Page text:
Singapore puts fintech innovation at heart of growth strategy
30 October 2017 | 4389 views | 0
Source: Monetary Authority of Singapore
The Monetary Authority of Singapore (MAS) today released the industry transformation map (ITM) for financial services, which outlined growth strategies by business lines, programmes for upgrading skills, and an agenda for continuous innovation and technology adoption.
2 Speaking at the launch of the ITM, Mr Ong Ye Kung, Minister for Education (Higher Education and Skills) and MAS Board Member, described MAS’ vision for Singapore to be a leading global financial centre in Asia - one that connects global markets, supports Asia’s development, and serves Singapore’s economy. The ITM was drawn up by MAS in close consultation with the financial industry and the tripartite movement.
3 The ITM aims to achieve growth in financial sector real value-added of 4.3% and productivity of 2.4% annually1, faster than the overall economy. The ITM also aims to create 3,000 net jobs in financial services, and an additional 1,000 net jobs in the FinTech sector annually.
4 Prospects for the financial sector are good. Asia’s growth continues to be strong, driven by a growing middle class, rapid urbanisation and the expansion of Asian enterprises, which will generate demand for financing and risk management solutions. However, the sector is going through a period of significant change. With technology transforming the way financial services are produced, delivered, and consumed, it is critical that Singapore’s financial sector also transforms, to stay relevant and competitive.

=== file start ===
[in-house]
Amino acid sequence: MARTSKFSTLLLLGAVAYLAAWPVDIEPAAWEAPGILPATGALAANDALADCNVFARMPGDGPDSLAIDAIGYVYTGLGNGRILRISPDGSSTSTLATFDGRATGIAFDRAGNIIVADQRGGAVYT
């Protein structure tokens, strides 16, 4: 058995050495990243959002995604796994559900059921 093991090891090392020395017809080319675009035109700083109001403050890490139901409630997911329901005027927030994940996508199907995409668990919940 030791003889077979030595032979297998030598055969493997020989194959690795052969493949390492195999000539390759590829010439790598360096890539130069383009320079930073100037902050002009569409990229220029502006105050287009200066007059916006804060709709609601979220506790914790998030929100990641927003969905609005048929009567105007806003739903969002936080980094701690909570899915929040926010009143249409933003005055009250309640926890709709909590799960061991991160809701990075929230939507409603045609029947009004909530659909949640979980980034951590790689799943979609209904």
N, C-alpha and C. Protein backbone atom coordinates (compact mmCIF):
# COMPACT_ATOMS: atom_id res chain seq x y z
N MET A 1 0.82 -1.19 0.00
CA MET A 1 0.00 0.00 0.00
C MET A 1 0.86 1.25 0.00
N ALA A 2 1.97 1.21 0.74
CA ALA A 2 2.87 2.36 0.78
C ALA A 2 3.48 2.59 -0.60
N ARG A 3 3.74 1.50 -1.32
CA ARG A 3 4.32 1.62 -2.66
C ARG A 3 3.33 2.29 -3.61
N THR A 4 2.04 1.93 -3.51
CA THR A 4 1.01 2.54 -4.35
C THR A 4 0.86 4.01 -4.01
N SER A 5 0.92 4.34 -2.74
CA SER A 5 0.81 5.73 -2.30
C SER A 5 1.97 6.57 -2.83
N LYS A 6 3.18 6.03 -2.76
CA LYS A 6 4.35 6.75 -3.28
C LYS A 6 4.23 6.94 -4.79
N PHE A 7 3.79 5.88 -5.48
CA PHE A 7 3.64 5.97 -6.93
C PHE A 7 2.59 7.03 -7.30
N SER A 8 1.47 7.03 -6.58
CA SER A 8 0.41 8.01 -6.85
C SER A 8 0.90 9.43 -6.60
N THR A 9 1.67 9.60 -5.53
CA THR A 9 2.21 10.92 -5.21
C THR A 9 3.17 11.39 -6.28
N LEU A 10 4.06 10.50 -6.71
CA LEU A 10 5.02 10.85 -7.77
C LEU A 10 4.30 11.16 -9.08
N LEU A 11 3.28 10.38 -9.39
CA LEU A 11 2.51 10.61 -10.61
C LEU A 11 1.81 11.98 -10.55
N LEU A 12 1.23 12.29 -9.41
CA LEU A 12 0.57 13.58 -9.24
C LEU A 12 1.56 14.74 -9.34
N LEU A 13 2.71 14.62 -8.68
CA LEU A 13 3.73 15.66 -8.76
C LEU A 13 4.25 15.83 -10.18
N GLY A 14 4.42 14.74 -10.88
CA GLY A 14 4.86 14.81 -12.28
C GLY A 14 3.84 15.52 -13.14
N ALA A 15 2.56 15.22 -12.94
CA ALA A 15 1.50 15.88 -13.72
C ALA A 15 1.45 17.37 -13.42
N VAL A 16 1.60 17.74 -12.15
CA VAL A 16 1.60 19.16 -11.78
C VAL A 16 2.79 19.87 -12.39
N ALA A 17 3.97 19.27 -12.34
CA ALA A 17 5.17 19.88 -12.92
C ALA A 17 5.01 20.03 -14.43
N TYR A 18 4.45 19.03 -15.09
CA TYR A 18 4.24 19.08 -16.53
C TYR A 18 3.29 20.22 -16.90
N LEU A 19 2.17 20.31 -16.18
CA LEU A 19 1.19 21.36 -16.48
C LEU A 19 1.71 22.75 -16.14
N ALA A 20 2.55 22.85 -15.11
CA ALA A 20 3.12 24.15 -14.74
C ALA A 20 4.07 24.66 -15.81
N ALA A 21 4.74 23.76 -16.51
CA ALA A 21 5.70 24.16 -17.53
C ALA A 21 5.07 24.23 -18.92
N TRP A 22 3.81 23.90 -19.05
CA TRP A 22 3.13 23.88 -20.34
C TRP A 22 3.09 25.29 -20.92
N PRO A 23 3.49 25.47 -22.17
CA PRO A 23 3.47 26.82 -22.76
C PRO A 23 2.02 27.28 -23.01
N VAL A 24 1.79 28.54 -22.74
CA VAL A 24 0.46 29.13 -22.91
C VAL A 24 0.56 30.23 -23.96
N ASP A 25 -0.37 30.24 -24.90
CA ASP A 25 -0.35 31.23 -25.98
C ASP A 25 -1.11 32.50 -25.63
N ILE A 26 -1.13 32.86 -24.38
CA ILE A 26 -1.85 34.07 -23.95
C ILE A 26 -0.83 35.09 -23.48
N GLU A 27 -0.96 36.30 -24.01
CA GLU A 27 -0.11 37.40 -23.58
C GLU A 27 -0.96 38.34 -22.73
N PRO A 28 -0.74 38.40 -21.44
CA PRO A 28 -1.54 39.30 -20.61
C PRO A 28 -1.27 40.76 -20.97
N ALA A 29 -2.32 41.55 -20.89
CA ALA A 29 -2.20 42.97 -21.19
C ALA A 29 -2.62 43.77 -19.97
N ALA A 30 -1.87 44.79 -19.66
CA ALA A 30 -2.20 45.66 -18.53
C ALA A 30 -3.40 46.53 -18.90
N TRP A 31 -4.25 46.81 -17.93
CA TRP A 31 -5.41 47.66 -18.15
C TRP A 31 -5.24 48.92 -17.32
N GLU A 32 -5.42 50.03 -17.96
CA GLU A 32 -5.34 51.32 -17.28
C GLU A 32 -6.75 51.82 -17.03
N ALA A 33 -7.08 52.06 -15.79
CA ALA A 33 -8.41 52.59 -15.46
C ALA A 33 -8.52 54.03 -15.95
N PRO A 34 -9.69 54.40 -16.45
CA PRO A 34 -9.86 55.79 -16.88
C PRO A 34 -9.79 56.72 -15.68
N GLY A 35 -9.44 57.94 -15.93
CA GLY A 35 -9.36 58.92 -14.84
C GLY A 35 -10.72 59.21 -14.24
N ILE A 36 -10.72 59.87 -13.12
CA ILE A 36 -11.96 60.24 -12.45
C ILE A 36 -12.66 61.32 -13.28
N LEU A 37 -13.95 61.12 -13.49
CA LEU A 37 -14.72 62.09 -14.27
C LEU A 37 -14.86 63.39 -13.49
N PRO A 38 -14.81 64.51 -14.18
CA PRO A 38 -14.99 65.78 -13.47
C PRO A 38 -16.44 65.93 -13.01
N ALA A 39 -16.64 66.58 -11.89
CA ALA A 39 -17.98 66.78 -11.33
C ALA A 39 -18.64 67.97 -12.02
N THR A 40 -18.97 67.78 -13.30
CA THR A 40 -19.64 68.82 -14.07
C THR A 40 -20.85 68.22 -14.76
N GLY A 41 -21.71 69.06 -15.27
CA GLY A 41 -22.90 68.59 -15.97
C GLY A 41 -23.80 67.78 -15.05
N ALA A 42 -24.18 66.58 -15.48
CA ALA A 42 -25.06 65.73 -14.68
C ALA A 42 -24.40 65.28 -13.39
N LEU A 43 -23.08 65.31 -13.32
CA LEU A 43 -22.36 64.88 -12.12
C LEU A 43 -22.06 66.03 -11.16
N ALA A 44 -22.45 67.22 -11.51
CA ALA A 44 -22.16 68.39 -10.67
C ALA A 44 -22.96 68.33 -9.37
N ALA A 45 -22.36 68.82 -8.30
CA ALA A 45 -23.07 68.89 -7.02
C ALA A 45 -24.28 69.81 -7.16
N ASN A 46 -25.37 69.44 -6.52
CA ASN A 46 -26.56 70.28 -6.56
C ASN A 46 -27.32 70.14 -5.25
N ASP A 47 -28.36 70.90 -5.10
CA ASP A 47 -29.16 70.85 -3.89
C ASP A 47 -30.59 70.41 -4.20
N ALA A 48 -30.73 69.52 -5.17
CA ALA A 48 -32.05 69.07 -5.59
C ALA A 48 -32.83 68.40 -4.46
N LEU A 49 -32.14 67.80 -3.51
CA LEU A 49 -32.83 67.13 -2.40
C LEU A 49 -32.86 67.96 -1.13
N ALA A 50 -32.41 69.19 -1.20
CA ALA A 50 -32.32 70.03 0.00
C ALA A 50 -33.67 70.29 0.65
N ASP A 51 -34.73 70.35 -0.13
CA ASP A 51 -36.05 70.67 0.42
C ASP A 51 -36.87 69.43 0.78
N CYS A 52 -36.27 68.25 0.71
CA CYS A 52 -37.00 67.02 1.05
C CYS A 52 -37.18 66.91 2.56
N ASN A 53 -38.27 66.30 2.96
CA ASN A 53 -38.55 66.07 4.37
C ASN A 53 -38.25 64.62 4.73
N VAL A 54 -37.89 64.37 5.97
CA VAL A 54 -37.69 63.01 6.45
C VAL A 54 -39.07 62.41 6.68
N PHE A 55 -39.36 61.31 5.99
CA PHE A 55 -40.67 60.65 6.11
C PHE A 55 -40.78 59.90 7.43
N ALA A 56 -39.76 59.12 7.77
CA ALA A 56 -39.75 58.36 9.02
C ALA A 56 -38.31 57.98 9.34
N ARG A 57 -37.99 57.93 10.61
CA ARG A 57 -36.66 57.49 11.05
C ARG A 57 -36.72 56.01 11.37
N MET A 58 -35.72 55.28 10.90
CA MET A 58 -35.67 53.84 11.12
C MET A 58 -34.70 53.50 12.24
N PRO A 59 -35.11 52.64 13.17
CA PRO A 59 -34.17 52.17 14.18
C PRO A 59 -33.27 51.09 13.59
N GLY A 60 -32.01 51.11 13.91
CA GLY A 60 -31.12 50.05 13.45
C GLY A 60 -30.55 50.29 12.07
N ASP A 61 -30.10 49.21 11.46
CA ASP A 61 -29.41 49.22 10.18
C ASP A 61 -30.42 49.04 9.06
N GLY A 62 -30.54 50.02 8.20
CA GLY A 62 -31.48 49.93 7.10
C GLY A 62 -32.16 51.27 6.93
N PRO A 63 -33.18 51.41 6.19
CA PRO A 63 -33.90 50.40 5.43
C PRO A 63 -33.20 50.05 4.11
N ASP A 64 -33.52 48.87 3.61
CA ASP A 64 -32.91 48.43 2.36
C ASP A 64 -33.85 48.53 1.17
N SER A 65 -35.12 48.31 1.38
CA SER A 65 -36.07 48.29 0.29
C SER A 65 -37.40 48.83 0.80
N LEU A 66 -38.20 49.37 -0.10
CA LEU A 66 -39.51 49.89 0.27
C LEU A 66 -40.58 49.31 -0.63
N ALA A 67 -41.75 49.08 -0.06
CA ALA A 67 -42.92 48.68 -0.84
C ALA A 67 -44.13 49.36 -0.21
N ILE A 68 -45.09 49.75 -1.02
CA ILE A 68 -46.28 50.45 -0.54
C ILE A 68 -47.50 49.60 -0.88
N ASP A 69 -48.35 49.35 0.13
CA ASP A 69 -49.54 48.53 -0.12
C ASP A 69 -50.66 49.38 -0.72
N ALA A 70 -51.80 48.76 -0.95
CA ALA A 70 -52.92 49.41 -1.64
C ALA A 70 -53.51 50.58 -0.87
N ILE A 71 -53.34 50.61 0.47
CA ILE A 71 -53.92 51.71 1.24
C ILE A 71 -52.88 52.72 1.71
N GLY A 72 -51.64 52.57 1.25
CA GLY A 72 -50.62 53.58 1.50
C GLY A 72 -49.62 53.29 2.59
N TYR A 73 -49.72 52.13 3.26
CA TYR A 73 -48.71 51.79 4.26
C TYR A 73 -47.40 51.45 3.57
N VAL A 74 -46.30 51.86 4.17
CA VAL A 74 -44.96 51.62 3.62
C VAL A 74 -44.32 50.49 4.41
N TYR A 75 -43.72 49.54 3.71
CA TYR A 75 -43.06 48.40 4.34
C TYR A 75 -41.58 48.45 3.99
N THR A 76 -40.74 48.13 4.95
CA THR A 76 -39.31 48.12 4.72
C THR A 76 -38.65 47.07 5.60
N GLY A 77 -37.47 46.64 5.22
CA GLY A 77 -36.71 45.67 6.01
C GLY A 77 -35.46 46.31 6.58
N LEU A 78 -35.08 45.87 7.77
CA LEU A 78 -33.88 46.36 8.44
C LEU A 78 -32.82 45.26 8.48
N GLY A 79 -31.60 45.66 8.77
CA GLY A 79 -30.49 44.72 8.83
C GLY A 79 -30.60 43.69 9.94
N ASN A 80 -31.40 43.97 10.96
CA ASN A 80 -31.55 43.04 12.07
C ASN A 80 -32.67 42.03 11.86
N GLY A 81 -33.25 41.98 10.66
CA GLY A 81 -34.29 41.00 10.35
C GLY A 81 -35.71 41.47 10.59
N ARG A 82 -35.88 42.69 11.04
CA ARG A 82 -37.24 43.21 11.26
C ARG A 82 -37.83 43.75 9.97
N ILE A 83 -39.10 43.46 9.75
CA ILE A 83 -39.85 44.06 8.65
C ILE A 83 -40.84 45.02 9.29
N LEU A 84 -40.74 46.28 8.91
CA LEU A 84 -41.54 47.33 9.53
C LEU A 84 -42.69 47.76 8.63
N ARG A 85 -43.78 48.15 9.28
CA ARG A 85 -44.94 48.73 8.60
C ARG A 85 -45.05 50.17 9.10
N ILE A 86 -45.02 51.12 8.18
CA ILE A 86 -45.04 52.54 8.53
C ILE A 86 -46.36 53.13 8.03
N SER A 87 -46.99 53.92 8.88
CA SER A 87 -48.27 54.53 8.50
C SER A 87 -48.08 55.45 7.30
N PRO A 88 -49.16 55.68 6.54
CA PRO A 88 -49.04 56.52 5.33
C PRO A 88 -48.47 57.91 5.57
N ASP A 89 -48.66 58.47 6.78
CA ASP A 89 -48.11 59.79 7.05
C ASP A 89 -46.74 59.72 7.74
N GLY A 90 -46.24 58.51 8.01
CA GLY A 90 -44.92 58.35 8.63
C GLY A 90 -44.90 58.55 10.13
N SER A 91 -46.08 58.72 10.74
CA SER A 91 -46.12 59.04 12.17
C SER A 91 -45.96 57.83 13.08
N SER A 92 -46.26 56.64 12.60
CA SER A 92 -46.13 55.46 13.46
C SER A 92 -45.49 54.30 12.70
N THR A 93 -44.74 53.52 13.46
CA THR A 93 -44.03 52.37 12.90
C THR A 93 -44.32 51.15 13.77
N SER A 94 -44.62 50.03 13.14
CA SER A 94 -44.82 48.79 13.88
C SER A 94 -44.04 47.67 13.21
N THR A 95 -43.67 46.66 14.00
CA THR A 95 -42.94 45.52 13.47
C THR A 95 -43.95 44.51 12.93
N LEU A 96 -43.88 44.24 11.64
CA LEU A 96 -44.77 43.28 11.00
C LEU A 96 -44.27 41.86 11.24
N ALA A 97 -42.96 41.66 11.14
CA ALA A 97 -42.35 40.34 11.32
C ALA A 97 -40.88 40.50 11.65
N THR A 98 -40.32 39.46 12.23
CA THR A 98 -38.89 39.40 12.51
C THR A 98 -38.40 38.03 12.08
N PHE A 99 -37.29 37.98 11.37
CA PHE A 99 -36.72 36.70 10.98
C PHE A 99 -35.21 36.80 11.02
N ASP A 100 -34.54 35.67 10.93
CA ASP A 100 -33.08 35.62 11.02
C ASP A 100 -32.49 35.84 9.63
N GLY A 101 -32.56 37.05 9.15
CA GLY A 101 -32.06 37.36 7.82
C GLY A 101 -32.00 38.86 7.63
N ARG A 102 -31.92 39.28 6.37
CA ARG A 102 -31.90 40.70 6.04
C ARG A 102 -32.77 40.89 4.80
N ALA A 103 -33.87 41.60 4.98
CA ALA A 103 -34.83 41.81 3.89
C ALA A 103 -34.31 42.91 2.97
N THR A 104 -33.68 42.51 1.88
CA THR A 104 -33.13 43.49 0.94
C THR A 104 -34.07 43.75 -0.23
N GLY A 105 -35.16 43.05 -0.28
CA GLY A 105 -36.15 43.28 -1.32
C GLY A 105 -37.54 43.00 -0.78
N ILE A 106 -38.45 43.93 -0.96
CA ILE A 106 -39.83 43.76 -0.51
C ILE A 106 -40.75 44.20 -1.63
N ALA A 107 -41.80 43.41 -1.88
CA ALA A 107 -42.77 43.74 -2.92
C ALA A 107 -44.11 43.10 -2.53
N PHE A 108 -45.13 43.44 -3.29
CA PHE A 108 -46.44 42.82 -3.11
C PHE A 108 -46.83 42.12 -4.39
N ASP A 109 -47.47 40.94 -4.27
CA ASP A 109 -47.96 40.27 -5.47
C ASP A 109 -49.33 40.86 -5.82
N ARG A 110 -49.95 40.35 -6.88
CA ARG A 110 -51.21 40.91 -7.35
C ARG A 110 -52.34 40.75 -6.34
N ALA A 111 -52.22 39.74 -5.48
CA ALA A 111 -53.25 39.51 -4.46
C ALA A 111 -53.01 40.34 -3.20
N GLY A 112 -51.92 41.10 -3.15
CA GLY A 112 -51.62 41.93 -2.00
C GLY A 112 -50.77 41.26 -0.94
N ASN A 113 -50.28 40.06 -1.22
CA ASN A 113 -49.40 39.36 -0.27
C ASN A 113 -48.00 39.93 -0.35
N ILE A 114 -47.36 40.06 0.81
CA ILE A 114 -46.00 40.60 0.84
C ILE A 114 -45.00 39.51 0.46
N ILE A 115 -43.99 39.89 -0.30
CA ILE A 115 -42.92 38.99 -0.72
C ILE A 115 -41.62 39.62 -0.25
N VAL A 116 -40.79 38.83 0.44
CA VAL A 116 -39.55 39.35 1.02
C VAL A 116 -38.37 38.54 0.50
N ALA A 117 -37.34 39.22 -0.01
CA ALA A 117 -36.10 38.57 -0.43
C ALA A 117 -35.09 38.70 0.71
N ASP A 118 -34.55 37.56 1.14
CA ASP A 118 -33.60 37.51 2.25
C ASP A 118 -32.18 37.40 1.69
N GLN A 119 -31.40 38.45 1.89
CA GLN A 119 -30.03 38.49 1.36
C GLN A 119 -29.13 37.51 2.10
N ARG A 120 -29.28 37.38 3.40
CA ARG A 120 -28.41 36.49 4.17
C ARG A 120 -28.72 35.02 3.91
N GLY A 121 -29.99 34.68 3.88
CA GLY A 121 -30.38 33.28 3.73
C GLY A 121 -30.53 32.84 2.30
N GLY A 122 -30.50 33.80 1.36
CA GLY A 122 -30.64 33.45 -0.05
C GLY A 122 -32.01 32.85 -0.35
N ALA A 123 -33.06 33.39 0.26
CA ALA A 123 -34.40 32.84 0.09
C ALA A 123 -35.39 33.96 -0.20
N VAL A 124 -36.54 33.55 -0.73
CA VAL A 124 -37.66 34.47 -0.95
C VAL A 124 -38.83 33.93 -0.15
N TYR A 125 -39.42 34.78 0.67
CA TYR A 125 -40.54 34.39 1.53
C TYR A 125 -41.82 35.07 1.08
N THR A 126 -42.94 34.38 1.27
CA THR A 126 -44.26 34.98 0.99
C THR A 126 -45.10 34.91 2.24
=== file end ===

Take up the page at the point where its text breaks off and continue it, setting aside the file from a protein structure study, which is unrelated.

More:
5 Singapore aims to be a:
Leading international wealth management hub. MAS is working with the industry to develop Singapore into a centre of excellence for wealth management technology and innovation, and deepen our talent pool to provide comprehensive, high-quality wealth advisory solutions.
Asian hub for fund management and domiciliation. MAS is leveraging on its external fund management programme to anchor deeper asset management capabilities in Singapore. MAS is also working with the industry to position Singapore as a regional fund domiciliation hub through the Singapore Variable Capital Company framework.
Global forex price discovery and liquidity centre in the Asian time zone. Singapore is currently the third largest FX centre globally. With Asia expected to attract a larger share of global investment flows, MAS will encourage key FX players to anchor their matching and pricing engines here, to enable market participants to benefit from better liquidity and greater efficiency in executing FX transactions.
6 To support Asia’s development, MAS is working with the industry to develop Singapore in the following areas:
Asian centre for capital raising and enterprise financing. Singapore will build private market funding platforms to enable Asian growth companies to gain better access to a wider network of investors.
Full service Asian infrastructure financing hub. The Singapore financial ecosystem is working with multilateral development banks to fundamentally improve the bankability of Asian infrastructure projects. The differentiating strategy is to crowd in private capital through innovative market mechanisms and infrastructure investment benchmarks.